There’s little about this overly fruity adaptation by American playwright Israel Horovitz of his own 2002 Paris-set stage play to suggest that the original was especially worthy of becoming a film. It’s essentially a three-hander performed by the arresting trio of Kevin Kline, Maggie Smith and Kristin Scott Thomas, each of them playing characters with demons to face up to. Kline’s dishevelled Mathias, a failed playwright, arrives in Paris to claim an apartment left to him by his much-loathed late father. He’s soon embroiled in archaic French law when he realises the opulent home he’s inherited comes complete with an elderly woman, Mathilde (Smith) and her daughter (Scott Thomas), to whom he must pay a monthly fee while they remain there until the old woman dies.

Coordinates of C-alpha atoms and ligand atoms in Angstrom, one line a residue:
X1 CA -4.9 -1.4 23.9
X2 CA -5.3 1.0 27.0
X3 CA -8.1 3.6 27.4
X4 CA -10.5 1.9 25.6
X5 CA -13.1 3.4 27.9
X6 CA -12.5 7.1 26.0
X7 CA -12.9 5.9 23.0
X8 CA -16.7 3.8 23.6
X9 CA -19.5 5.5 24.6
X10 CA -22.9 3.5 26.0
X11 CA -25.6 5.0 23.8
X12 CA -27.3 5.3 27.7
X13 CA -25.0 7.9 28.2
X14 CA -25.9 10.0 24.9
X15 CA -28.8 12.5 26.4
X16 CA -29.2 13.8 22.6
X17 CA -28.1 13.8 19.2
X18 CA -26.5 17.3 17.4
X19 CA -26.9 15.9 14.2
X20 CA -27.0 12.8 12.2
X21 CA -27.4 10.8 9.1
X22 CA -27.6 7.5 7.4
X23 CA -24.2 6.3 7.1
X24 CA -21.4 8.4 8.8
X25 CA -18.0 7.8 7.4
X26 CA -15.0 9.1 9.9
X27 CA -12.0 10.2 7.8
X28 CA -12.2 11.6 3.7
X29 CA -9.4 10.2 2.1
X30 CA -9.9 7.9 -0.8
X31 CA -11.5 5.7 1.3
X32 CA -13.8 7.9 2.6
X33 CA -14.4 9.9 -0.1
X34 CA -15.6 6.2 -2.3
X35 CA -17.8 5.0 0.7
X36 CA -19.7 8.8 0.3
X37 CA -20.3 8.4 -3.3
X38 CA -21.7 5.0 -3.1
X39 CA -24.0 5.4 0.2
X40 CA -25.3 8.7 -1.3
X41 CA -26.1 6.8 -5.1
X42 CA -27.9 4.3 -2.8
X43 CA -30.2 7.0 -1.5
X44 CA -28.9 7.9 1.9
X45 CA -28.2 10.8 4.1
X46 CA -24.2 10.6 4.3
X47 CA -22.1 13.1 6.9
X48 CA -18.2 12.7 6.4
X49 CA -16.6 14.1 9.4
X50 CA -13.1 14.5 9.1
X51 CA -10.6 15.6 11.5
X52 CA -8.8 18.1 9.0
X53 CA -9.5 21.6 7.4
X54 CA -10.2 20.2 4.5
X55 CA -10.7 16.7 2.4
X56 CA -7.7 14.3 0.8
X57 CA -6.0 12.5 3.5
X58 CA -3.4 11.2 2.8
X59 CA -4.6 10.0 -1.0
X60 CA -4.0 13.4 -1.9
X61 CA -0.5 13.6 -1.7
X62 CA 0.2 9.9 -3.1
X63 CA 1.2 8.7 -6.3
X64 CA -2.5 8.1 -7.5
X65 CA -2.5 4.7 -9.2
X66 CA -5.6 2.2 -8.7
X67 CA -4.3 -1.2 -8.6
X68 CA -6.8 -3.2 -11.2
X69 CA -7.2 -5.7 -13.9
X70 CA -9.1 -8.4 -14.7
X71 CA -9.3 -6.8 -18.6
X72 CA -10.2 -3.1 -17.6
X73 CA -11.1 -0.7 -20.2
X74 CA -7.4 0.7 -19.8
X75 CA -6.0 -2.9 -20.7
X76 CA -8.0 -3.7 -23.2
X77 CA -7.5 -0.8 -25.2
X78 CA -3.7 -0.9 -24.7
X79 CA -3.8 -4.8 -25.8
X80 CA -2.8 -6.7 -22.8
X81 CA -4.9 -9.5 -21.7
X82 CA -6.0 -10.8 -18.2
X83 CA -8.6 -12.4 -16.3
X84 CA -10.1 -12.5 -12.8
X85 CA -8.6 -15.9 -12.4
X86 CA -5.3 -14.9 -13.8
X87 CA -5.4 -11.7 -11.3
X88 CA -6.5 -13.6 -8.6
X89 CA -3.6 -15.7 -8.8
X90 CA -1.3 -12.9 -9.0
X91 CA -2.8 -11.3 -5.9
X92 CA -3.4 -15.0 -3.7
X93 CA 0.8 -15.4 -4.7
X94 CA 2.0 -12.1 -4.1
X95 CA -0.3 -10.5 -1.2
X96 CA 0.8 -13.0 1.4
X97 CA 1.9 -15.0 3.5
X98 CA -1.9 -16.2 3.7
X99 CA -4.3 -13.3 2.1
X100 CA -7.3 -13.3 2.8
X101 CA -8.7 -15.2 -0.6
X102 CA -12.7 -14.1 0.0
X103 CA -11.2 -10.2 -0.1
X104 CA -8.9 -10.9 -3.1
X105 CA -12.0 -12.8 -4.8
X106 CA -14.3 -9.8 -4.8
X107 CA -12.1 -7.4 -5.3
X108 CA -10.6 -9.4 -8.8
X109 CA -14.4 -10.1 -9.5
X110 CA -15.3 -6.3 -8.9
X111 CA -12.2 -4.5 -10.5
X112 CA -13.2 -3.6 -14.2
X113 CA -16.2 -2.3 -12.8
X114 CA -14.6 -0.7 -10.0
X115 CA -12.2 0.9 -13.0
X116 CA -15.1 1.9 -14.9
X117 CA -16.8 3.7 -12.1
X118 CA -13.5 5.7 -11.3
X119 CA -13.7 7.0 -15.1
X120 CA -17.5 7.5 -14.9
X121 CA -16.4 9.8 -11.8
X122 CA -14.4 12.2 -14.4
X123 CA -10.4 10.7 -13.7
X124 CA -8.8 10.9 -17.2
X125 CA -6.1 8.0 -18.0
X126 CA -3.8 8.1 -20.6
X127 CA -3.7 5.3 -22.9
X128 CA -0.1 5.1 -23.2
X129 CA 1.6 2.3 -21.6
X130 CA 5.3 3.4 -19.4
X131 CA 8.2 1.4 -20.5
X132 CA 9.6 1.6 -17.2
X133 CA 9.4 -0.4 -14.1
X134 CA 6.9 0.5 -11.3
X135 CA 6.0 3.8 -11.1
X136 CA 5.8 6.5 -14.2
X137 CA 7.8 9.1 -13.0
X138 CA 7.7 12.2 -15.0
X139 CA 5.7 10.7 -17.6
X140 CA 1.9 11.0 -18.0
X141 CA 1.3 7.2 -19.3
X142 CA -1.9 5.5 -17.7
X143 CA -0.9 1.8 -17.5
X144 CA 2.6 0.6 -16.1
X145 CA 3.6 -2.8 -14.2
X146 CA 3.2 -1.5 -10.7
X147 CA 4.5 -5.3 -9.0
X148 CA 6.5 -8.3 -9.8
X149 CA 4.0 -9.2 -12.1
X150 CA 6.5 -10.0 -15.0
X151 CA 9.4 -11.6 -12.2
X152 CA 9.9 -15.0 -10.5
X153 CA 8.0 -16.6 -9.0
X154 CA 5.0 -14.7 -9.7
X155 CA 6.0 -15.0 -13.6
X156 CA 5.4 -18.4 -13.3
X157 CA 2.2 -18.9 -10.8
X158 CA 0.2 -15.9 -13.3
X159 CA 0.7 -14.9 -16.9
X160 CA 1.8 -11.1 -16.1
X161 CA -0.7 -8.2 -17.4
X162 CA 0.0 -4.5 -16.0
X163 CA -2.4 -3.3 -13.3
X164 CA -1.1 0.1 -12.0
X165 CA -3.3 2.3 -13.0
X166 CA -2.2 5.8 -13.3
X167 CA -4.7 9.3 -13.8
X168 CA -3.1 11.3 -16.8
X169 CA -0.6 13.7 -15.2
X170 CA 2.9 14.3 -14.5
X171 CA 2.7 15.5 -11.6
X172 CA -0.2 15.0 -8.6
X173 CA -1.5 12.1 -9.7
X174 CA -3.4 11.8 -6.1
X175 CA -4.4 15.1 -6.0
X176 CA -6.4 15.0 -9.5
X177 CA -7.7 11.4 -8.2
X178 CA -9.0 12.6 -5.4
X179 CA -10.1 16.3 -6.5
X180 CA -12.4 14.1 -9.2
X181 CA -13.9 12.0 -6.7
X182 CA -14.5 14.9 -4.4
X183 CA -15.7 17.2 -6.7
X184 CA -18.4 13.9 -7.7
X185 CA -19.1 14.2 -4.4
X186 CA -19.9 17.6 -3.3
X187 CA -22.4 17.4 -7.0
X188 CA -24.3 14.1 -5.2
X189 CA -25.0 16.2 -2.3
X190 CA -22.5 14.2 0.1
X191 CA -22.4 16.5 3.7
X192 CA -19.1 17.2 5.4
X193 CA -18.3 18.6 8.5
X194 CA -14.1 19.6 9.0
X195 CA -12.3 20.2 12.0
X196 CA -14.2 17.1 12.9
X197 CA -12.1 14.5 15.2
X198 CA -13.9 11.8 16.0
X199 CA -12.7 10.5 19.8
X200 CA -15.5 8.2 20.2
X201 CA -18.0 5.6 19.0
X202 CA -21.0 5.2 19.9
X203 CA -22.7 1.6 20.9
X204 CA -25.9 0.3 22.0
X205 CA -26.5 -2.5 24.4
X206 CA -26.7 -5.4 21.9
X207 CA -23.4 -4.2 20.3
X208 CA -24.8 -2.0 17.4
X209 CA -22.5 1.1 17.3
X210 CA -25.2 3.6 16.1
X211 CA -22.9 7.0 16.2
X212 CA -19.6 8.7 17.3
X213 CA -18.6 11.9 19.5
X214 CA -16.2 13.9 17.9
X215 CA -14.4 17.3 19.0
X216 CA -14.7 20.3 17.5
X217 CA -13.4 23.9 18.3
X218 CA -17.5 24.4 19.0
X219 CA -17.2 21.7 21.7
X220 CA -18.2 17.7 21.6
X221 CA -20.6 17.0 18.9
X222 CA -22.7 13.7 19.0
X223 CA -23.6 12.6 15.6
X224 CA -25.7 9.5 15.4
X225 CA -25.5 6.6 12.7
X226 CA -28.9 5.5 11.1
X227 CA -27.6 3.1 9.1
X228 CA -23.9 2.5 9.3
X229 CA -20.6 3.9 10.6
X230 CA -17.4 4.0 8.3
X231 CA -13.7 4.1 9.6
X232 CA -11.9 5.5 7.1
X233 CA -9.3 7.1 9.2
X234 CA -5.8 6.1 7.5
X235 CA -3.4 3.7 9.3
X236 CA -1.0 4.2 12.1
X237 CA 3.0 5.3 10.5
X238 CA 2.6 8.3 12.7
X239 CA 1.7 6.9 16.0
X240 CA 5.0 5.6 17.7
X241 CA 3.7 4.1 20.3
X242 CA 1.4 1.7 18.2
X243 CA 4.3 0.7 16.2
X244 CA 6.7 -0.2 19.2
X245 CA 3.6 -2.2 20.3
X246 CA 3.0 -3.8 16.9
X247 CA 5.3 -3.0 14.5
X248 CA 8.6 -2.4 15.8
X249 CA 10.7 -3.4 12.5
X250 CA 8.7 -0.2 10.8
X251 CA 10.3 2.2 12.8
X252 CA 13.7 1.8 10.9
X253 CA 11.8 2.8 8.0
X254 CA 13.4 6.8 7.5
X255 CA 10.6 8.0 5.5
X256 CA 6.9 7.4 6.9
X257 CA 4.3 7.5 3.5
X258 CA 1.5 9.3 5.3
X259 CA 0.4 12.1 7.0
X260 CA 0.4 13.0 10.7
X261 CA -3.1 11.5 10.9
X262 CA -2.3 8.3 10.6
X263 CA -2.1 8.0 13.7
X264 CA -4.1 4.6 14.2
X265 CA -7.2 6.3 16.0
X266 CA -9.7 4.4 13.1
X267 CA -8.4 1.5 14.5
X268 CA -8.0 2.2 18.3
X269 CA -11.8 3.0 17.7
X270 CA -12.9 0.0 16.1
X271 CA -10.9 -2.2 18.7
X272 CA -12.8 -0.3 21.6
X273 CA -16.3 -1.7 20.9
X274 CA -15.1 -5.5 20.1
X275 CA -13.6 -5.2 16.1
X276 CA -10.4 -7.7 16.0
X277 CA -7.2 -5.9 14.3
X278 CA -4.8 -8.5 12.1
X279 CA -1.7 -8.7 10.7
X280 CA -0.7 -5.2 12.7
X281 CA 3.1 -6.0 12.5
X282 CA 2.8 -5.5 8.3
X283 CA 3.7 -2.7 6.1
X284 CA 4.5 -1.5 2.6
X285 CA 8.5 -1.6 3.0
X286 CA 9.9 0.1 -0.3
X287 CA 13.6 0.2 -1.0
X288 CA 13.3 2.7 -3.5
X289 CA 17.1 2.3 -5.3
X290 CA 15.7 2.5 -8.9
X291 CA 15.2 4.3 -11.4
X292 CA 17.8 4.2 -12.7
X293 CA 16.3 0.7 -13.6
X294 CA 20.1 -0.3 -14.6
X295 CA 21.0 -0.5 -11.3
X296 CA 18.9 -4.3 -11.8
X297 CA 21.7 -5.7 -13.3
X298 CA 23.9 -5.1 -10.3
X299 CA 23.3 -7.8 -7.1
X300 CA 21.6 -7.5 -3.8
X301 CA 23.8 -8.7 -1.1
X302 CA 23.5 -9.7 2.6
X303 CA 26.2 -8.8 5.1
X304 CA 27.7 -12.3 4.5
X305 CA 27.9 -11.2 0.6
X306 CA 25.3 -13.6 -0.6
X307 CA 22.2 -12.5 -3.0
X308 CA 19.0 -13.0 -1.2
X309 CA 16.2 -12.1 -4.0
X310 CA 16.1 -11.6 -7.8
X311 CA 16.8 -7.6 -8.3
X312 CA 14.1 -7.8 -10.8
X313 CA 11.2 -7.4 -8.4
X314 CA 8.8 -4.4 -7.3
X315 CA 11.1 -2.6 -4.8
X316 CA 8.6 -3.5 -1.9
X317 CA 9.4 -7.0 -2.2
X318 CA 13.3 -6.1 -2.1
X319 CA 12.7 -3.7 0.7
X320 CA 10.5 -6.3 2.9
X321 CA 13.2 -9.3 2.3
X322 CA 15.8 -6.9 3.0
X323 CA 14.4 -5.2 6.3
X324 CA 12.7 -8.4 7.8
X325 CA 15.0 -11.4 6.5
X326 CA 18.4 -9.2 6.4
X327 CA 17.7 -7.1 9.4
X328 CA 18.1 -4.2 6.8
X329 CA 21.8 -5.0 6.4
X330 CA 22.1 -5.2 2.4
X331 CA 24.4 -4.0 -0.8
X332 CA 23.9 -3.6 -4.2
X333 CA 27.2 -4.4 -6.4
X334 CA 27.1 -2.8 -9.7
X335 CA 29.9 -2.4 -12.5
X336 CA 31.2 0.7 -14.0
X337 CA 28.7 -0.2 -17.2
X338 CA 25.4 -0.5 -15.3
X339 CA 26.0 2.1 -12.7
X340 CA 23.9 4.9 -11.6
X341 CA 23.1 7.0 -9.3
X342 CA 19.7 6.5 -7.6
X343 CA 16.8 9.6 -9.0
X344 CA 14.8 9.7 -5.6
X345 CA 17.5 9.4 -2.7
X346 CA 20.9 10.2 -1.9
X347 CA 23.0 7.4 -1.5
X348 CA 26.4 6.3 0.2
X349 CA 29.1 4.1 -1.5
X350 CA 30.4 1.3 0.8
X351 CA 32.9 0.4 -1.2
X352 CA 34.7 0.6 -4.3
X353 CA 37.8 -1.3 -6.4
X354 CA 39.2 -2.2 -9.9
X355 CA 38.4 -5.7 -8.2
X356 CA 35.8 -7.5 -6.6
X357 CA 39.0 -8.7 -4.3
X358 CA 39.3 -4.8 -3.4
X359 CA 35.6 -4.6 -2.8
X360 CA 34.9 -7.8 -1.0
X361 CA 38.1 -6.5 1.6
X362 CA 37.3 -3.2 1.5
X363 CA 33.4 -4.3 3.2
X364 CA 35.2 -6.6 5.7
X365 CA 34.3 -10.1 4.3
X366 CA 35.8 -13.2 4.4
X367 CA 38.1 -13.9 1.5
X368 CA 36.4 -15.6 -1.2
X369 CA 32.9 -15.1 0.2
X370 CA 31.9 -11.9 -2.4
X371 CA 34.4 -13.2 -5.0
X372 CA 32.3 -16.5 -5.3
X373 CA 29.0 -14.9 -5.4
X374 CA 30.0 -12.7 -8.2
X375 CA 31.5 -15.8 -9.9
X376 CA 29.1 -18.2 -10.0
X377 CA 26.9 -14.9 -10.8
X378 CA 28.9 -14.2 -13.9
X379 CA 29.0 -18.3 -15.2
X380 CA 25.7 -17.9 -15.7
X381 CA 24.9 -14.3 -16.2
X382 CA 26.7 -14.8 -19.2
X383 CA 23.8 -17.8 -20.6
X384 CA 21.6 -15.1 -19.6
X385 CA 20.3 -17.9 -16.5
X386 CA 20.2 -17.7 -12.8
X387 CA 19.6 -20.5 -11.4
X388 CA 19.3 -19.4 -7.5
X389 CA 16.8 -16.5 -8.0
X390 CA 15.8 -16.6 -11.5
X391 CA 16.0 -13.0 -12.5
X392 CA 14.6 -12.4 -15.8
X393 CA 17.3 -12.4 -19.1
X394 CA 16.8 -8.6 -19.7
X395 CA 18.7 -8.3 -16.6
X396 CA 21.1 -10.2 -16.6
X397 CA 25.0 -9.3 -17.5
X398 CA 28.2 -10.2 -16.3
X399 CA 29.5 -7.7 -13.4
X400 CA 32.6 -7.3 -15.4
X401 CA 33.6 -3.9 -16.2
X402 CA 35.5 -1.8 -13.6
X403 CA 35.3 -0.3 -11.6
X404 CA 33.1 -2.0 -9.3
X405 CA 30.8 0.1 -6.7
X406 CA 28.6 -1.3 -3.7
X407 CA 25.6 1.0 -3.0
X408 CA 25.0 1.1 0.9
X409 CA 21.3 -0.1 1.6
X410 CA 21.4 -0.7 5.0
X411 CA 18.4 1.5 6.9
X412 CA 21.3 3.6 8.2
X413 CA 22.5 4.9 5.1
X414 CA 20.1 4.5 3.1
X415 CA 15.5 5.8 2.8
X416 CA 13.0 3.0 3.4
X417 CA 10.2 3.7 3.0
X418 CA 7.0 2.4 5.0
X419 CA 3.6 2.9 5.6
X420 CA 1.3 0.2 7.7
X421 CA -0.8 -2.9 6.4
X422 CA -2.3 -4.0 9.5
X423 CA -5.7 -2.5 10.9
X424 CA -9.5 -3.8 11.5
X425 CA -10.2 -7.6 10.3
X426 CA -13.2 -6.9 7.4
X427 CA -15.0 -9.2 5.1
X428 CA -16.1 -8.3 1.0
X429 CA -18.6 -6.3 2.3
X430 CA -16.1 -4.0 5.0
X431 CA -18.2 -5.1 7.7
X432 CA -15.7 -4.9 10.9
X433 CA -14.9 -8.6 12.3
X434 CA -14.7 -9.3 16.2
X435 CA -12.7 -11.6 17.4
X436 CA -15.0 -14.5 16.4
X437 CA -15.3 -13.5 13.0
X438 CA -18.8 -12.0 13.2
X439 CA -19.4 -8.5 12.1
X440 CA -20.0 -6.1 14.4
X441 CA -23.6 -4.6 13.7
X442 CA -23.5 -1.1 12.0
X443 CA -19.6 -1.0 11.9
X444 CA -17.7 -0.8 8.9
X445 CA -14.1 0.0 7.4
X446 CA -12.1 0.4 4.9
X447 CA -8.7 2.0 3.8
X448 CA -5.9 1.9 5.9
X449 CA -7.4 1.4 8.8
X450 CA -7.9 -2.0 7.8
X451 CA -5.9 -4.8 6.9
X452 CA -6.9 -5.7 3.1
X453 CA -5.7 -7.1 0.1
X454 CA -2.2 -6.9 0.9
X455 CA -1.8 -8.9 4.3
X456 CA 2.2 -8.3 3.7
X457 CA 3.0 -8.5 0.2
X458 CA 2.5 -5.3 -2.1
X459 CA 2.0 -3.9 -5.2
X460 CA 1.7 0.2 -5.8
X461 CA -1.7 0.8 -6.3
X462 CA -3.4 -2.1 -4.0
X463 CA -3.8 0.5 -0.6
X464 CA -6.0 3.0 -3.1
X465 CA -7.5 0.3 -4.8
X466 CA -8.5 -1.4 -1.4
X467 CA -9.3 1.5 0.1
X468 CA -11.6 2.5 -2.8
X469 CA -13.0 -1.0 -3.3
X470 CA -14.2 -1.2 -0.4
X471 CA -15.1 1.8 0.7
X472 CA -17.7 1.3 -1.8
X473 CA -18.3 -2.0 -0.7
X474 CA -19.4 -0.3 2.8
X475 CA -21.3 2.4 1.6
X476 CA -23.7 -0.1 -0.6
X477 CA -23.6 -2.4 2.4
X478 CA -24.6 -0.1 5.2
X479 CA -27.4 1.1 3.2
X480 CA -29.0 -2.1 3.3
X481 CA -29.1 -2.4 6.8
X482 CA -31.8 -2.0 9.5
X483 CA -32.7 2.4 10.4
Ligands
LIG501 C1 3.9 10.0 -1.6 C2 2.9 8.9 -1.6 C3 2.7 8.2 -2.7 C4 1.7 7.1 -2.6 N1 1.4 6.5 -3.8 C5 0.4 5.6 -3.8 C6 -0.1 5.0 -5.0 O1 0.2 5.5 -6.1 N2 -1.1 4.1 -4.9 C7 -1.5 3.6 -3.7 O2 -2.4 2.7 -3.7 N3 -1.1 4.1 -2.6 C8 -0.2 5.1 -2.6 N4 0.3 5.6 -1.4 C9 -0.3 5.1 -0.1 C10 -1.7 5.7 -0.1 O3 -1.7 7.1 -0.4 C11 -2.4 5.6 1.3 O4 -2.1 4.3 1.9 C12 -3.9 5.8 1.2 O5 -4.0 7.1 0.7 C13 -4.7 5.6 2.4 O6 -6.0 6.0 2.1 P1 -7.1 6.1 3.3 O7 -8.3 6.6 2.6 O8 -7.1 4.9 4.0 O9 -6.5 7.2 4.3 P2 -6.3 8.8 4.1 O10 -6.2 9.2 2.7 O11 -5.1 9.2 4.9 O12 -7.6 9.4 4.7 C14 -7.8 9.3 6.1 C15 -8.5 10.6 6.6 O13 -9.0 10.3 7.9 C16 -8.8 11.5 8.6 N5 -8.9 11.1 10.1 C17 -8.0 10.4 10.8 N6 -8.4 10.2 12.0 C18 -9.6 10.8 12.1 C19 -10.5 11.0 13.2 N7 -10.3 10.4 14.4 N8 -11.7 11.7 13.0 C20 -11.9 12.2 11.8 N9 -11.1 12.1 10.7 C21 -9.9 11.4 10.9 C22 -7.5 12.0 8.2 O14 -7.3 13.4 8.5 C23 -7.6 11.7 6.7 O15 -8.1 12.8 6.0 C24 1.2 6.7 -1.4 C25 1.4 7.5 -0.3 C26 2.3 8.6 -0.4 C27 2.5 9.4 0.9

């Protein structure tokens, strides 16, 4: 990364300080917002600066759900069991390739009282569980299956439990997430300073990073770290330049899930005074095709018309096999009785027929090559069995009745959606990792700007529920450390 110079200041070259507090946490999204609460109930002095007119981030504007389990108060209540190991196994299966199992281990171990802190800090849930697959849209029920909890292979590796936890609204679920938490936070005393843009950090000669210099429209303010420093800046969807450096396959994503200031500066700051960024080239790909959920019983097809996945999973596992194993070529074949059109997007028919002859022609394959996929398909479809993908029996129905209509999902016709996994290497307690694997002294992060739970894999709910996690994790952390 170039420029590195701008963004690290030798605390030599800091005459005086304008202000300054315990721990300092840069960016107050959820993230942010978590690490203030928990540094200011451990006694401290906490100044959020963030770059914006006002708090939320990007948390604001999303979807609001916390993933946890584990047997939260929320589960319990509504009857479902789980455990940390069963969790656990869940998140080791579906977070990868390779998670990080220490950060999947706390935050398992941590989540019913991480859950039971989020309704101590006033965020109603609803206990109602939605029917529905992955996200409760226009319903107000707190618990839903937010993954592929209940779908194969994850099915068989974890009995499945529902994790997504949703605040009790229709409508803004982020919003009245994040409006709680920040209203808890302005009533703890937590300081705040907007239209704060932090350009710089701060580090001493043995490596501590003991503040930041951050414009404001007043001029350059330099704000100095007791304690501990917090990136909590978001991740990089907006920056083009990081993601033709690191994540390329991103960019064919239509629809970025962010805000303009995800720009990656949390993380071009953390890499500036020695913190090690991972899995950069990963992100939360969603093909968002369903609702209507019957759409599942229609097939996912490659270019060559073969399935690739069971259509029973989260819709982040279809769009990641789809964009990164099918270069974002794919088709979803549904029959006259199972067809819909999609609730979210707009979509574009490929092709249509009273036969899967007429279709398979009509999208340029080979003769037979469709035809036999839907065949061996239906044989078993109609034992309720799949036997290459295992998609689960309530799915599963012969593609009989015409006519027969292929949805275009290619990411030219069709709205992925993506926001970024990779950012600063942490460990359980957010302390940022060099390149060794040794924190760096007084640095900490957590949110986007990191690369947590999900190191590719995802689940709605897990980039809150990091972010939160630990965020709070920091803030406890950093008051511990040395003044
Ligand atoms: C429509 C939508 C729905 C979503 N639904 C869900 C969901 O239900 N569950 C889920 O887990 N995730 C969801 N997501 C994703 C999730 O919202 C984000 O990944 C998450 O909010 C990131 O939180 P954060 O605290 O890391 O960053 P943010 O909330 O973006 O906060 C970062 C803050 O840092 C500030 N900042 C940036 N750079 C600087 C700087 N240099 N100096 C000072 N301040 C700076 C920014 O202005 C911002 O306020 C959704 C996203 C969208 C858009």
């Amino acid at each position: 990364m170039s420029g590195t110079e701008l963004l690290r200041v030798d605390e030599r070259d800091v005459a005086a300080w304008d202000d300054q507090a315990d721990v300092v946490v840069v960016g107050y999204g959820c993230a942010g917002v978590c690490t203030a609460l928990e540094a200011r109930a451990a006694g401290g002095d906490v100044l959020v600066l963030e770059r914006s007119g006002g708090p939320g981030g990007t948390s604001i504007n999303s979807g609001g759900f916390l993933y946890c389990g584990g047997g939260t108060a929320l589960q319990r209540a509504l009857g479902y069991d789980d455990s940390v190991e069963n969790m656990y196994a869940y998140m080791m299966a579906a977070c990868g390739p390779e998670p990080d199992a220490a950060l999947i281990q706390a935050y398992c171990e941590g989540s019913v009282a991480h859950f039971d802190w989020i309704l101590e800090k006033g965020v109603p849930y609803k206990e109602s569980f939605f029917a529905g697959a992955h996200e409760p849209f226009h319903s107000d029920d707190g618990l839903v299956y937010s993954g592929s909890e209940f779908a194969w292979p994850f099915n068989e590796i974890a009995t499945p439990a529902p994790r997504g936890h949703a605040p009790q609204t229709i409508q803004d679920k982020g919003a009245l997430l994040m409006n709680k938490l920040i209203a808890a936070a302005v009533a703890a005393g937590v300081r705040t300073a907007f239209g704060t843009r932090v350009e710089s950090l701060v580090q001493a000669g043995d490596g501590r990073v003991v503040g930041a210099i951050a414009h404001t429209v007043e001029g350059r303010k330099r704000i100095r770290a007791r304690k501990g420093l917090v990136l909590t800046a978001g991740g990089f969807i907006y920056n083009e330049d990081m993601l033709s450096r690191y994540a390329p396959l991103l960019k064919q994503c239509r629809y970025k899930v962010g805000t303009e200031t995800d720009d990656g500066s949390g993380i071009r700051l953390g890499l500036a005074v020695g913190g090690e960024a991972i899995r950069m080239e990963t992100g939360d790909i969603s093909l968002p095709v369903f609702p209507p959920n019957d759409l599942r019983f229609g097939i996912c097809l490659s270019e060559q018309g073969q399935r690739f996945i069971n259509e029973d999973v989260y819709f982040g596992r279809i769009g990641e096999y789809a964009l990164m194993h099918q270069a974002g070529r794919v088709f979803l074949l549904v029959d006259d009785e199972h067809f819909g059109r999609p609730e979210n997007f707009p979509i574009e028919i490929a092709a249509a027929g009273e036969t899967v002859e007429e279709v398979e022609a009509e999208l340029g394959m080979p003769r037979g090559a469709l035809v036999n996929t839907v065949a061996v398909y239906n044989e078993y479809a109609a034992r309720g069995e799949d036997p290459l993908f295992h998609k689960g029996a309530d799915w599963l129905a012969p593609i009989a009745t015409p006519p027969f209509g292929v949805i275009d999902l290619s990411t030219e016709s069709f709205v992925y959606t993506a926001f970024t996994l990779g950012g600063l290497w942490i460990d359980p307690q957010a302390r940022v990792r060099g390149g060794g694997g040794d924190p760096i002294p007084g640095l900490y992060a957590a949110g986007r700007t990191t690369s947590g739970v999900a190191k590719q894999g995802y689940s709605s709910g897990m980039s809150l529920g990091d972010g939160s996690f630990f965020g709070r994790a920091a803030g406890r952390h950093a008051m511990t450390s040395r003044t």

Soon complicated links emerge between players dead and alive, and there’s much unconvincing, hysterical soul searching and swigging from wine bottles. The cast fail to gel and the tone of the film sways uneasily between melodrama and something more gentle. It’s too twee and theatrical to take seriously.